A study based on a computer model has linked the use of anti-heartburn medications after surgery with an increased risk of serious infections. The drugs-a class of drugs called proton-pump inhibitors-are frequently given to patients after surgery to reduce heartburn or to prevent bleeding in the stomach.
Researchers from the University of Michigan created a computer simulation based on real risk and benefit data. They reported that such a model could produce the same results as a clinical trial that enrolled 64,000 patients. Their model found that 90% of hospital post-surgical patients who were prescribed these drugs in the hospital have a higher chance of dying compared to similar patients who did not take them.
Proton-pump inhibitors, which includes drugs like Prilosec, Nexium, and Prevacid, are oner-the-counter, and widely used to treat heartburn outside of the hospital. When the simulation looked at patients who were taking proton-pump inhibitors before their surgery, it found a slight increase in the risk of a deadly outcome for around 80% of patients.
The increase risk of death comes from a greater risk of infections such as pneumonia and Clostridium difficile (C. difficile), which can result when the acidity of the stomach is reduced. It is believed that pneumonia can occur when the production of stomach acid is suppressed, because more bacteria can develop in the stomach and throat, which then may enter the lungs.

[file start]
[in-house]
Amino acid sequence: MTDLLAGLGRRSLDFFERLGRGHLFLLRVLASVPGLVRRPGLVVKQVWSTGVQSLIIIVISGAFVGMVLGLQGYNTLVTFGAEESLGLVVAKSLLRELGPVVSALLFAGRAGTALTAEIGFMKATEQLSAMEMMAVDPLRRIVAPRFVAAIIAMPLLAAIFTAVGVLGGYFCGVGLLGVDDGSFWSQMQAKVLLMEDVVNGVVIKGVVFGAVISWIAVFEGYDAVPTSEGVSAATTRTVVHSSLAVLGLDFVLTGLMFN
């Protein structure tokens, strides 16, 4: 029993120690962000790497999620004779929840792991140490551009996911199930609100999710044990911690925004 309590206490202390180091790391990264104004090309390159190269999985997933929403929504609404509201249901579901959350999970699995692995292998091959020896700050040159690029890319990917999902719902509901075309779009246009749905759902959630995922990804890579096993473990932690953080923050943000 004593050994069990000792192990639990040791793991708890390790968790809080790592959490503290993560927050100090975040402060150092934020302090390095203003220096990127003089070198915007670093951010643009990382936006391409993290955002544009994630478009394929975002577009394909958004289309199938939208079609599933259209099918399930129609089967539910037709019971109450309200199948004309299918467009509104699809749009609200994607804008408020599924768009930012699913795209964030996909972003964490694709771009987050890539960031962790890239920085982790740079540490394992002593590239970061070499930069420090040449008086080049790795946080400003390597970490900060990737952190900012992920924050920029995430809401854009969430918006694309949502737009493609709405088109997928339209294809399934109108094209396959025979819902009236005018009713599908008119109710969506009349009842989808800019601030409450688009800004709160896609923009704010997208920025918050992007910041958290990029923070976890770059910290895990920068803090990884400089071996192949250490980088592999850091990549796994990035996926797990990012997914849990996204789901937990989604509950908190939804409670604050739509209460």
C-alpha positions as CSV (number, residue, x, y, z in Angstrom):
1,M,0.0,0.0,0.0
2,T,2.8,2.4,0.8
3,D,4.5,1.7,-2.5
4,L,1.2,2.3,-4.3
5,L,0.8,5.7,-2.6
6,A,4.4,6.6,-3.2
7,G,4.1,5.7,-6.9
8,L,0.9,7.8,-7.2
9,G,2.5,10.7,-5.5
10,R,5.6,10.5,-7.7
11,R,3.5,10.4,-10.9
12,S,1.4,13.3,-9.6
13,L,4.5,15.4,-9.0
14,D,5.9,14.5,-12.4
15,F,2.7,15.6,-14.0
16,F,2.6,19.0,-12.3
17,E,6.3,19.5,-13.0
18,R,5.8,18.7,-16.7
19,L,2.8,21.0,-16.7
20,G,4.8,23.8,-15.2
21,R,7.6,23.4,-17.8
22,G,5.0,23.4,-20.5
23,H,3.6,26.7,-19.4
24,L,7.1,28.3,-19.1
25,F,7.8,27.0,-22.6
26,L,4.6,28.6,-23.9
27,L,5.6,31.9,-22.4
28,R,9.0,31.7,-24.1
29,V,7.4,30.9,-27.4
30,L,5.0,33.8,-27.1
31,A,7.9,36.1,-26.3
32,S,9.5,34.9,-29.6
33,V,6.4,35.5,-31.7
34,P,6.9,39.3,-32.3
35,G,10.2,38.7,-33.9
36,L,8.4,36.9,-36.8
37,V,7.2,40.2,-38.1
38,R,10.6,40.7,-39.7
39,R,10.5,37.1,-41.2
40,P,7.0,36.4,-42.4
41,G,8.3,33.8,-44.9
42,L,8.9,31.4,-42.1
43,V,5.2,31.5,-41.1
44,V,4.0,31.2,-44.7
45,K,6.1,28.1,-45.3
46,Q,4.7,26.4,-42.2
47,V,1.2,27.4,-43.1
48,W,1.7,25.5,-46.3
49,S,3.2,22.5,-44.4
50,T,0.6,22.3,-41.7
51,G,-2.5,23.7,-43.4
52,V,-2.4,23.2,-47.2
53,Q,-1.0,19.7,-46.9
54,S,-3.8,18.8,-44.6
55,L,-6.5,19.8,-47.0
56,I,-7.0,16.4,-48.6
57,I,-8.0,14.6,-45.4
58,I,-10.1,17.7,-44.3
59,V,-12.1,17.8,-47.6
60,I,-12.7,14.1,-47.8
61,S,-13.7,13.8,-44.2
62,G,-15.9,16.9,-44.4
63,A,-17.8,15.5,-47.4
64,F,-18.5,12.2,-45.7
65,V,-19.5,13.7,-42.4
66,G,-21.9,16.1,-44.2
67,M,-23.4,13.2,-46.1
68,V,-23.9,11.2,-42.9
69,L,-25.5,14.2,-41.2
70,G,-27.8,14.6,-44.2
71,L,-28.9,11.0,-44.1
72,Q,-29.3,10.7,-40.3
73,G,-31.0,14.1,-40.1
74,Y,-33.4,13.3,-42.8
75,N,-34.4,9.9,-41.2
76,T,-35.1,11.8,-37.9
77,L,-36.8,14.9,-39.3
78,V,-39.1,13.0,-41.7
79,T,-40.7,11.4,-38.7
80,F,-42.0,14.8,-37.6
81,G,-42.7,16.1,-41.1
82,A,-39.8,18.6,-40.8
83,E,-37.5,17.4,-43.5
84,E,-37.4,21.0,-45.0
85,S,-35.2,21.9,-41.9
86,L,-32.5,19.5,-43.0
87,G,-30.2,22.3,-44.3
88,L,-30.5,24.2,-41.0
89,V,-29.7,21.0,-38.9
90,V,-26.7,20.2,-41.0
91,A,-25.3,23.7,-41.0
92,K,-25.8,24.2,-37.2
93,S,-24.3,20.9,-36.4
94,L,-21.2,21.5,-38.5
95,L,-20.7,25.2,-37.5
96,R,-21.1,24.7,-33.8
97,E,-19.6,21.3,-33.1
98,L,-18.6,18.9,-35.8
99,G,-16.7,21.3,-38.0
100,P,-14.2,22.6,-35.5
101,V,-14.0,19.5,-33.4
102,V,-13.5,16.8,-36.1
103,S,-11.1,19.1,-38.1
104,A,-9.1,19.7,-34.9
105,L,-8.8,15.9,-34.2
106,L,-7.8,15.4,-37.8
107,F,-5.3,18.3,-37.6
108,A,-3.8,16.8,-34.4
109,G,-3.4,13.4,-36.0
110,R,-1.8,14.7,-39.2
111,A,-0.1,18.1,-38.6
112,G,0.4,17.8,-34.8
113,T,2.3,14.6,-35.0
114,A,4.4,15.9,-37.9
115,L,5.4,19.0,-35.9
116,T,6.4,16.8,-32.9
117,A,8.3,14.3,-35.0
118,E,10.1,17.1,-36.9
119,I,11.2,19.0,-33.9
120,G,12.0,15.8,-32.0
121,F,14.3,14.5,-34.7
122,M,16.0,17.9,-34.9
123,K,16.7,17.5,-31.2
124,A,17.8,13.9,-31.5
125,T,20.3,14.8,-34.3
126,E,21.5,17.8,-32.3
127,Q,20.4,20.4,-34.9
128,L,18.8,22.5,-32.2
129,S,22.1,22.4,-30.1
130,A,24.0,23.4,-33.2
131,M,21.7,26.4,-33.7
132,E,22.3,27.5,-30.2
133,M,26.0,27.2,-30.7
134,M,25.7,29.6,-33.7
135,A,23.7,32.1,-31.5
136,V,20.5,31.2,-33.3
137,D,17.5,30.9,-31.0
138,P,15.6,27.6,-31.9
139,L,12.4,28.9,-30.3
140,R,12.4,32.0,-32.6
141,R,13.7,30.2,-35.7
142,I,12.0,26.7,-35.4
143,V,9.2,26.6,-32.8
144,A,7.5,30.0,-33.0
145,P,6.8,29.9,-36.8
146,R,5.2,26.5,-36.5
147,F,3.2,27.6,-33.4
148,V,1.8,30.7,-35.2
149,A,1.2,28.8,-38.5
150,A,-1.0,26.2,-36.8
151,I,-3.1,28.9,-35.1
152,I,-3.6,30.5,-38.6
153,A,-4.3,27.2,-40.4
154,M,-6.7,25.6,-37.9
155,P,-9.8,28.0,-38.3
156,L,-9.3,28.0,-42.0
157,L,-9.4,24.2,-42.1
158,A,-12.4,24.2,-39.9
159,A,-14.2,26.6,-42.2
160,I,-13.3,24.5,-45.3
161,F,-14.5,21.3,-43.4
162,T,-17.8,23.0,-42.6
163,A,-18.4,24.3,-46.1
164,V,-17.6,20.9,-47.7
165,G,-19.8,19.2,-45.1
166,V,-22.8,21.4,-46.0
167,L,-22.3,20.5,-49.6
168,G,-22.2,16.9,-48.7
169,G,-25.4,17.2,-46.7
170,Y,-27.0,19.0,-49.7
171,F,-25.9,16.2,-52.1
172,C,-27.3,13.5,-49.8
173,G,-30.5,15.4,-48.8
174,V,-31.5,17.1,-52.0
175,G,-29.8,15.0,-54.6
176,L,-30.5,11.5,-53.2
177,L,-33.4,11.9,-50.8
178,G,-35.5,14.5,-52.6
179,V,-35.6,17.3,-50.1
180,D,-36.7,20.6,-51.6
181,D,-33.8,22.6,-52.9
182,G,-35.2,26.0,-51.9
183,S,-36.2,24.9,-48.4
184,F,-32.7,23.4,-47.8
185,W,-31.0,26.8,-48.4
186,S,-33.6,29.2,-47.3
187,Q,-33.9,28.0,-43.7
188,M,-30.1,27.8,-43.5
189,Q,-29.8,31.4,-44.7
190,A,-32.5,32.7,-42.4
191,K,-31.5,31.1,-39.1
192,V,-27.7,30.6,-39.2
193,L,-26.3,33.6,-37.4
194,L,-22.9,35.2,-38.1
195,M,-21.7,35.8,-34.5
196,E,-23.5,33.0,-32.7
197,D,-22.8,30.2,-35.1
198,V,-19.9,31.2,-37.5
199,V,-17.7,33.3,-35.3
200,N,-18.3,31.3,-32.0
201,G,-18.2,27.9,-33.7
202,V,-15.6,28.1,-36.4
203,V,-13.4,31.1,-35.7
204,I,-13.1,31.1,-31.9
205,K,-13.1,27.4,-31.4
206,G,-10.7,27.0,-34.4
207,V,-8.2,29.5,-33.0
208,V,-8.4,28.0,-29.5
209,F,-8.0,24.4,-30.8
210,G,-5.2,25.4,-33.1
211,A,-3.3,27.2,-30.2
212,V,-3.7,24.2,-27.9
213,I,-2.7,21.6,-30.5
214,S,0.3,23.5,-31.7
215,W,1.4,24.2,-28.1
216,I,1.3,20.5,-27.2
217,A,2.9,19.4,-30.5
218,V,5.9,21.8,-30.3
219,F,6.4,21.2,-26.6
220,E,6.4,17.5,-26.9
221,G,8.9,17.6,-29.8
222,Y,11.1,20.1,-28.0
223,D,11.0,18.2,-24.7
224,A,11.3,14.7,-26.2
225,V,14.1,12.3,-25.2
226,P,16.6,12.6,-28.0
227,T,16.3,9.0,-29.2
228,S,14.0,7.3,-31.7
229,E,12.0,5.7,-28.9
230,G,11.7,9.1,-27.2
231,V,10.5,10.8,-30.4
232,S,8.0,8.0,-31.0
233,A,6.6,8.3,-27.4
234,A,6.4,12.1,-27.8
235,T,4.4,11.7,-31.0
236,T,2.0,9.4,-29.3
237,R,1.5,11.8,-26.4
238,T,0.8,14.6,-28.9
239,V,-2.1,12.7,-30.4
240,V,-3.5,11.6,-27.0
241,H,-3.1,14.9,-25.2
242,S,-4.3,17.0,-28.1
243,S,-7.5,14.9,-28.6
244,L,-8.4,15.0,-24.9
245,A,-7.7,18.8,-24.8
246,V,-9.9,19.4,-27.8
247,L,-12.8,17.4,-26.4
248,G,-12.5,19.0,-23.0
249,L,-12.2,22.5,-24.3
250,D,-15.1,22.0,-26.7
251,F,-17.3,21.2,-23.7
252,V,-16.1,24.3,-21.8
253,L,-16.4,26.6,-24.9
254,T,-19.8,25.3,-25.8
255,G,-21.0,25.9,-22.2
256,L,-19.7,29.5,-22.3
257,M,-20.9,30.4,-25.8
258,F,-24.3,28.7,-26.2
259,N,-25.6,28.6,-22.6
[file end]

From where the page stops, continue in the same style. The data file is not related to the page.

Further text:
The computer model compares the increased risk of infection with the risk of upper gastrointestinal bleeding.
Efforts are already being made to decrease the use of proton-pump inhibitors after surgery, according to the authors of the study, but it has been an accepted practice to prescribe these drugs after surgery. Patients who receive high-dose corticosteroids in the hospital may automatically be prescribed a proton-pump inhibitor to prevent the intestinal bleeding that corticosteroids can cause.
The study appeared in the Journal of General Internal Medicine.